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Chain stitch sewing machine of the type used in Łódź Ghetto

Object | Accession Number: 1990.78.5 a-b

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    Chain stitch sewing machine of the type used in Łódź Ghetto

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    Brief Narrative
    Chain stitch treadle sewing machines like this were used by Jewish forced laborers in Łódź Ghetto in German occupied Poland from May 1940 to summer 1944. Łódź was occupied by Germany a week after the September 1939 invasion of Poland. It was renamed Litzmannstadt and, in February 1940, the Jewish population, about 160,000 people, was confined to a small sealed off ghetto. All residents had to work and many were forced laborers in ghetto factories. Eventually, nearly 100 factories were in operation. The major ones produced textiles, including uniforms for the German Army. Due to the severe overcrowding and scarce food, disease and starvation were common. The Judenrat [Jewish Council] administered the ghetto for the Germans. Judenrat chairman Mordechai Rumkowski thought hard work and high outputs would preserve the ghetto. But in January 1942, mass deportations to Chelmno killing center began; half the residents were murdered by the end of the year. In summer 1944, Łódź, the last ghetto in Poland, was destroyed and the remaining Jews were sent to Chelmno and Auschwitz-Birkenau killing centers.
    manufacture:  approximately 1900-approximately 1939
    use:  approximately 1900-1945
    manufacture: Dresden (Germany)
    Credit Line
    United States Holocaust Memorial Museum Collection
    front, arched arm, painted [visible under blacklight] : Grossmann (D?)res(densia?)
    metal base, front left corner, engraved, serial number : 97535
    Manufacturer: H. Grossmann

    Physical Details

    Tools and Equipment
    Physical Description
    Small, black painted, cast iron, treadle sewing machine with a curved body on the right, which supports two arched, parallel arms that extend to the left, above a flat, silver-colored metal plate. The plate rests on a rectangular, metal platform, which is anchored to a thick, black-painted, rectangular, wooden base. At the top right are two v-shaped, parallel spool pins suspended above two small guide wheels on the body. At the left end is a rectangular sewing head with levers, thread guides, and a tension screw. On top of the head are two tension rods; on the bottom are a needle and an L-shaped presser foot. Along the top are several thread guides: two thin, horizontal rods, a metal loop, and small holes. At the right end is a thick wheel with a short rod, a pulley disc, and a connecting rod. On the base underside, below the needle, is a long metal hook, or thread looper. The platform opens along the front and left side. The user controls the motion and speed of the machine by pressing down on a pivoting treadle connected to a sewing machine table. This turns a large spoked wheel on the table, which is connected to a smaller spoked wheel and pulley on the machine by a treadle belt. The belt turns the pulley and shifts the connecting rod, which moves the front arm and the needle. The needle pushes the thread through the cloth where it catches on the thread looper before being pulled up again, creating a chain stitch.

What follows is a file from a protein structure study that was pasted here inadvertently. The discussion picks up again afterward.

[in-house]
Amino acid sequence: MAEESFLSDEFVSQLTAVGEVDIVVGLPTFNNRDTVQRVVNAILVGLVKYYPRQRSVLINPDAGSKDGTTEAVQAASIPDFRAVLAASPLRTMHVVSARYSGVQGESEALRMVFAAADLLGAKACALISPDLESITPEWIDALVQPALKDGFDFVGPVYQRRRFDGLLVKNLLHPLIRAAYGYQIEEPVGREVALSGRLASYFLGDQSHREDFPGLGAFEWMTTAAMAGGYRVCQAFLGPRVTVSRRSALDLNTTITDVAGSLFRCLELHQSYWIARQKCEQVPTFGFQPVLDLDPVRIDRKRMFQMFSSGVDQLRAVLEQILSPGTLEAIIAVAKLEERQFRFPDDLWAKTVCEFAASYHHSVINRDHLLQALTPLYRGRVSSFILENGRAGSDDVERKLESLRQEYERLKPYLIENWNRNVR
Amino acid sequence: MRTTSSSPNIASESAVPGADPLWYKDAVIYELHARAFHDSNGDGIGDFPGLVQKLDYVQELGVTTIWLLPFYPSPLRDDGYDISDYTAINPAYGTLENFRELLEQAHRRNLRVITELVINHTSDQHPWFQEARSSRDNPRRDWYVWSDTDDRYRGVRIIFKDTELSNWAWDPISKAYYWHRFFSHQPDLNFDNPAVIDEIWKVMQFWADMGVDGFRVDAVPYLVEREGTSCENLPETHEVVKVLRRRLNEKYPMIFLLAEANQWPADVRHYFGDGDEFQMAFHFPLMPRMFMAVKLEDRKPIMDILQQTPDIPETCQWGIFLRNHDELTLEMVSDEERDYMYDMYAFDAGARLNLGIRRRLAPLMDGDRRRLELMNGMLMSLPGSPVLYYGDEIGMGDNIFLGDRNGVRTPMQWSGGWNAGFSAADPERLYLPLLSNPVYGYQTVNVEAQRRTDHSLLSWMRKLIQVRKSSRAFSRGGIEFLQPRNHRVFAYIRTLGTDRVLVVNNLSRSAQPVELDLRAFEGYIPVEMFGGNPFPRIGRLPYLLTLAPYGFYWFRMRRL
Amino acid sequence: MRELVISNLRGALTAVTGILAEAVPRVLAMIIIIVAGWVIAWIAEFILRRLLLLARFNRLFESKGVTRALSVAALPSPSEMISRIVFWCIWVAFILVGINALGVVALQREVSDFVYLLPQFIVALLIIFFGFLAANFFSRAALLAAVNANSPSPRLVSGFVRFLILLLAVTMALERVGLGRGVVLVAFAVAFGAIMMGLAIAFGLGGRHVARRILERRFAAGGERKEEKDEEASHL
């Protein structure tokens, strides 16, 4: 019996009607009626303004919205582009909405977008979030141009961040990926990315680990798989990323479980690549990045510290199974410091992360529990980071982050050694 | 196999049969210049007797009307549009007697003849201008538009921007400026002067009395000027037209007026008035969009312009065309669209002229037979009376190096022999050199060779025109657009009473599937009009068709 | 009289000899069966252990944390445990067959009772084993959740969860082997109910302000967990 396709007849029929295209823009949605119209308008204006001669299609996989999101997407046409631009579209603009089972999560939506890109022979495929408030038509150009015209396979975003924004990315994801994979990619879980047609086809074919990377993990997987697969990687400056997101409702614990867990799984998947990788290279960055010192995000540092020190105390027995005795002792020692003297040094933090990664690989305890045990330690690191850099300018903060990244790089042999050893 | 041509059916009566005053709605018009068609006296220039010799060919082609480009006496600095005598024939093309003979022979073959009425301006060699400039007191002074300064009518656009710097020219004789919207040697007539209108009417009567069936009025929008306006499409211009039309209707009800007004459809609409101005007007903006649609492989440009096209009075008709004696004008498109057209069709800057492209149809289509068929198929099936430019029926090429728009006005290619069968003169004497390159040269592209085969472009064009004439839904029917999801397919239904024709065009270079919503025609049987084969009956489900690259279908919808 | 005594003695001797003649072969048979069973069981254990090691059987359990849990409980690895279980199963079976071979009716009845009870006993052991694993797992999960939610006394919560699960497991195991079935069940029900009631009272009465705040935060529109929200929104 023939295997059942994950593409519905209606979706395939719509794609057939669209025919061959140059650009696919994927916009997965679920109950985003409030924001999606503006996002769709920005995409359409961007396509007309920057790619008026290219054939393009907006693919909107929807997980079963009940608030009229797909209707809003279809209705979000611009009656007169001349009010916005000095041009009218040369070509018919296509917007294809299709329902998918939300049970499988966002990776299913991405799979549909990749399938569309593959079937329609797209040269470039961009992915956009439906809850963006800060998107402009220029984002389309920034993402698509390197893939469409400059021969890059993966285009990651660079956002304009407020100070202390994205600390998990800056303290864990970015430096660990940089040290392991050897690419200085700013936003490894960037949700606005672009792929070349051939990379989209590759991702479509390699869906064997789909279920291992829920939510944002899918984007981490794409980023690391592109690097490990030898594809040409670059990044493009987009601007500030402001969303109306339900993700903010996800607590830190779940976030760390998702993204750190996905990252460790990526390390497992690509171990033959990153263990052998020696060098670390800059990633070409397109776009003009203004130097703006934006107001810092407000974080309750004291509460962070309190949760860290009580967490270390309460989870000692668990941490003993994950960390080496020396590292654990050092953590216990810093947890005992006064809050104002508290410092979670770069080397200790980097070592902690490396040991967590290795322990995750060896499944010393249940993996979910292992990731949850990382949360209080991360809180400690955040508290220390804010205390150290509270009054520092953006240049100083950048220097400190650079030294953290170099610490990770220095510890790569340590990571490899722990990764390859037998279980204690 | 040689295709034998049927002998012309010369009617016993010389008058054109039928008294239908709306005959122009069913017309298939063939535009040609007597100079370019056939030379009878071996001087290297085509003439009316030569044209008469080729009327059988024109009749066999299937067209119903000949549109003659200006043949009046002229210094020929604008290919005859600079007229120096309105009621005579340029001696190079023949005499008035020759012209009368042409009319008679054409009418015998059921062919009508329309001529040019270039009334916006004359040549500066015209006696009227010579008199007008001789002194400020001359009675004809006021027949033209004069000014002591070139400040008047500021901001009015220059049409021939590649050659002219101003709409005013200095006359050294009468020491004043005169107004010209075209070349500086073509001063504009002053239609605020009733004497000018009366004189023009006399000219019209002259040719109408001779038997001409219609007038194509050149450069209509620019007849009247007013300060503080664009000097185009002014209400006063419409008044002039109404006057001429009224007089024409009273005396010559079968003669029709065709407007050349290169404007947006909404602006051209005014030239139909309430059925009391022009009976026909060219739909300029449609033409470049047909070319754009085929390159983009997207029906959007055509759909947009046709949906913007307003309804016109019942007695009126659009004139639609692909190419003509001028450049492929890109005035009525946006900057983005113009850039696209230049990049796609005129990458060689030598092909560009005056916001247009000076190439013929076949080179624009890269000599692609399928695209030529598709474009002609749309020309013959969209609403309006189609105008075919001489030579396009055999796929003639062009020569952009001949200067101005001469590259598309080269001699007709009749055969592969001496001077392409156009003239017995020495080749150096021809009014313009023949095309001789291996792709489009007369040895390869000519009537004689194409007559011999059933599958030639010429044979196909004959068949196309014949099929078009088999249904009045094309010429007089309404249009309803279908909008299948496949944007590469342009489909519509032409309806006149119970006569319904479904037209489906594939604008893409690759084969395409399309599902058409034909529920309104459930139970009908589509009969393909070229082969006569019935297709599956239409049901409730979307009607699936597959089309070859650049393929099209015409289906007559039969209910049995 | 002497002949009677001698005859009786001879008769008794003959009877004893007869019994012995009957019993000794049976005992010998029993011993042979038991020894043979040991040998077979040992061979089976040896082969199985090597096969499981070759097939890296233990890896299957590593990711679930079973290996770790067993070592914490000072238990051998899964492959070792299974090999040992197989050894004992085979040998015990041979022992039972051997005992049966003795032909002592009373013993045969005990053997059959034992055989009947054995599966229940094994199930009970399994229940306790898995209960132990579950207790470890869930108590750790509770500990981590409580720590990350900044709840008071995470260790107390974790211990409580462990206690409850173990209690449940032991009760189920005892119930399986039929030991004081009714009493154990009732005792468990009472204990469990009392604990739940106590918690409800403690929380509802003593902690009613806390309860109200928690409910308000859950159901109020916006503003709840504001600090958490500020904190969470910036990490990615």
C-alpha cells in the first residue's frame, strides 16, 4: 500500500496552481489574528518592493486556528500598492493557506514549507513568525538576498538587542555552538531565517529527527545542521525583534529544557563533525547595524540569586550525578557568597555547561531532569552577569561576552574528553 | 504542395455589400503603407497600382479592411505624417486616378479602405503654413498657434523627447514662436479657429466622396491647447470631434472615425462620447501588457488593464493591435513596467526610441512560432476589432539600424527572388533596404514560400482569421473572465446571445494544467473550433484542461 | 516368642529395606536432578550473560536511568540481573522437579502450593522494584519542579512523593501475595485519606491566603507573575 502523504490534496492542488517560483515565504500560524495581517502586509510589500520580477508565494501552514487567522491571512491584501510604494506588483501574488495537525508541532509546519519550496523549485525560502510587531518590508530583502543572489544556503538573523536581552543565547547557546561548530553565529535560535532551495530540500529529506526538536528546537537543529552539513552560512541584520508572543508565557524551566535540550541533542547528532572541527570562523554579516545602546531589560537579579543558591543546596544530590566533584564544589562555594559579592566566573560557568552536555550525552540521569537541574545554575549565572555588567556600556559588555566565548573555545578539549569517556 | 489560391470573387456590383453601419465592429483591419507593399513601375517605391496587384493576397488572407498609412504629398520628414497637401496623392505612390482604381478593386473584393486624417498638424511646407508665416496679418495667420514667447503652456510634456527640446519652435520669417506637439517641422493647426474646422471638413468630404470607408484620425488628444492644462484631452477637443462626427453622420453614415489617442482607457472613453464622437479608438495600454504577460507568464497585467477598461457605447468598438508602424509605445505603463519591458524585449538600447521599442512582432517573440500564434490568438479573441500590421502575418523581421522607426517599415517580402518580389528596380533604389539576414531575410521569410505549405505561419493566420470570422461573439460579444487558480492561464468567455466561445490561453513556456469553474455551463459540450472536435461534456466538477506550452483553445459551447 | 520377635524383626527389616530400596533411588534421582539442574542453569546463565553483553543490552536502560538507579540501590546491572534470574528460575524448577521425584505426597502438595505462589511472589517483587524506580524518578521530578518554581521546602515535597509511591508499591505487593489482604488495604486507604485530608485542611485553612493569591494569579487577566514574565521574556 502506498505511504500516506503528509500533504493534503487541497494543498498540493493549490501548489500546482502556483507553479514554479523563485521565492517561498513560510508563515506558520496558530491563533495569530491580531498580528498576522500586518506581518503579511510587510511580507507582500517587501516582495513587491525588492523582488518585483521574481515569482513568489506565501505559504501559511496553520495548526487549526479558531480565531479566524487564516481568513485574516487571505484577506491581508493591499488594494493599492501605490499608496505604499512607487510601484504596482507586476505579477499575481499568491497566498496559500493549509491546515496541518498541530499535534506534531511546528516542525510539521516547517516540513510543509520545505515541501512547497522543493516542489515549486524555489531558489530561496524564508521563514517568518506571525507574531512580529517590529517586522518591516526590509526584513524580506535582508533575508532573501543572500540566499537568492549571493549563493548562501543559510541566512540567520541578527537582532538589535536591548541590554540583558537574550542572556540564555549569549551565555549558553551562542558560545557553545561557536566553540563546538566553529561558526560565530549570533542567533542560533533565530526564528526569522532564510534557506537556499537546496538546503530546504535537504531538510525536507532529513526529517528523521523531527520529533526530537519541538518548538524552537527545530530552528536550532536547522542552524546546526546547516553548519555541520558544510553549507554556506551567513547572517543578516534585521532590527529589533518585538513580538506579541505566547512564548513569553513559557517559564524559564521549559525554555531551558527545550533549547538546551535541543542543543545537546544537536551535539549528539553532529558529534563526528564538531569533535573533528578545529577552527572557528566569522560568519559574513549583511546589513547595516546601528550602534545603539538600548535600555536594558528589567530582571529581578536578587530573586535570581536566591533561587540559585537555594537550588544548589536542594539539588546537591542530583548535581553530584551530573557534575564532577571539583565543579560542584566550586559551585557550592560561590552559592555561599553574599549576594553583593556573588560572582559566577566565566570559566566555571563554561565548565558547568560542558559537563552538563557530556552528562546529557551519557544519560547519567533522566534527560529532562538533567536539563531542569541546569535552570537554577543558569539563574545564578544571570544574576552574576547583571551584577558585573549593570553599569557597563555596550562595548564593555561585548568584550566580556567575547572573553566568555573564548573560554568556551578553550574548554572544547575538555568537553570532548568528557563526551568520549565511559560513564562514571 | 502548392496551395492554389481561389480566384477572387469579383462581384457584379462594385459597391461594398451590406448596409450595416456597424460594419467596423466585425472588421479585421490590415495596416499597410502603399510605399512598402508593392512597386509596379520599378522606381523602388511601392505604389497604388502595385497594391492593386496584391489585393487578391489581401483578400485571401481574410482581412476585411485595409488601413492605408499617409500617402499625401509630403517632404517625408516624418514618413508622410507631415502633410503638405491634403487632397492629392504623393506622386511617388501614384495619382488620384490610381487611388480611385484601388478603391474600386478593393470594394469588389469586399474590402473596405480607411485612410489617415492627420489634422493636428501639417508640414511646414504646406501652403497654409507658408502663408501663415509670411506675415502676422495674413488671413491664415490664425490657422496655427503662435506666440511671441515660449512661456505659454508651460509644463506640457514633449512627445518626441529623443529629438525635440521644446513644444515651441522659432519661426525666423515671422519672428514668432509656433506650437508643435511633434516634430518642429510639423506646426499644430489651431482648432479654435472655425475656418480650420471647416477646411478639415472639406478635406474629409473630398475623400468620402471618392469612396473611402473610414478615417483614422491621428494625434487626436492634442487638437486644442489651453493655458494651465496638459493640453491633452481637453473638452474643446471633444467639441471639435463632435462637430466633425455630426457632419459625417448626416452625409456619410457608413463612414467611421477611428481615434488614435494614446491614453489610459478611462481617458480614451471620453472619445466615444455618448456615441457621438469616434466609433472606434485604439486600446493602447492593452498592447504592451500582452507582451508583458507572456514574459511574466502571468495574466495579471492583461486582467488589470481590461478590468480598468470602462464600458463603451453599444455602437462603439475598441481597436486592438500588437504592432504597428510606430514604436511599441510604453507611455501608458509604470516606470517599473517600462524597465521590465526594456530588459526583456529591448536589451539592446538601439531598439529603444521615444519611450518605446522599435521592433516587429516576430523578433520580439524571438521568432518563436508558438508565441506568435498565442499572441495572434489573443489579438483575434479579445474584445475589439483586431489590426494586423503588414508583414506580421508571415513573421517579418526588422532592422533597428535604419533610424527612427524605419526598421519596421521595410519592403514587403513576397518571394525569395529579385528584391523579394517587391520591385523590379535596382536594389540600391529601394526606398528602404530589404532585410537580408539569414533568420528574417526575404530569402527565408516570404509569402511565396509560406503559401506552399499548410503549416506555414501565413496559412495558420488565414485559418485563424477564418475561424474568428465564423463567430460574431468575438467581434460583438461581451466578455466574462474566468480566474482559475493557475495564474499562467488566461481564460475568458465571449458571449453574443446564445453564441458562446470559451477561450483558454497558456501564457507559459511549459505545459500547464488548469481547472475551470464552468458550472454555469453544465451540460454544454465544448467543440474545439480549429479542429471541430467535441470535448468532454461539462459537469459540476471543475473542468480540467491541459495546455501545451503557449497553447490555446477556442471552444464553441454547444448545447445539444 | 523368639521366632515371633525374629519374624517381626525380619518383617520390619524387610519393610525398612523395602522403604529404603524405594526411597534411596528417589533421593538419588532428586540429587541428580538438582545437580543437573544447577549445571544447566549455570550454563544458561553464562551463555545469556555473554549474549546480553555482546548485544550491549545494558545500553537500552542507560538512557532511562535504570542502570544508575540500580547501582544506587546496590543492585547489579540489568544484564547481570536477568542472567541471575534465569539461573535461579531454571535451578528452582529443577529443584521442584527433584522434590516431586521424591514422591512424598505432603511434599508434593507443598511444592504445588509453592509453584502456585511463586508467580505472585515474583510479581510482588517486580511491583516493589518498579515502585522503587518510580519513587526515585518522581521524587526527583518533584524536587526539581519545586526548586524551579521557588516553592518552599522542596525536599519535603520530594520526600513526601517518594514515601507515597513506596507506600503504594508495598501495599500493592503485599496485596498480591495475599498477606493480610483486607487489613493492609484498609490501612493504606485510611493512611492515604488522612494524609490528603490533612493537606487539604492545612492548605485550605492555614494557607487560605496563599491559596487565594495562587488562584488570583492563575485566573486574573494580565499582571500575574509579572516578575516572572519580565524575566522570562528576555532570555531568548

overall: Height: 9.750 inches (24.765 cm) | Width: 11.000 inches (27.94 cm) | Depth: 5.625 inches (14.287 cm)
    overall : cast iron, metal, paint, wood

    Rights & Restrictions

    Conditions on Access
    No restrictions on access
    Conditions on Use
    No restrictions on use

    Keywords & Subjects

    Administrative Notes

    The sewing machine was acquired by the United States Holocaust Memorial Museum in 1990.
    Funding Note
    The cataloging of this artifact has been supported by a grant from the Conference on Jewish Material Claims Against Germany.
    Record last modified:
    2022-07-28 20:12:35
    This page:

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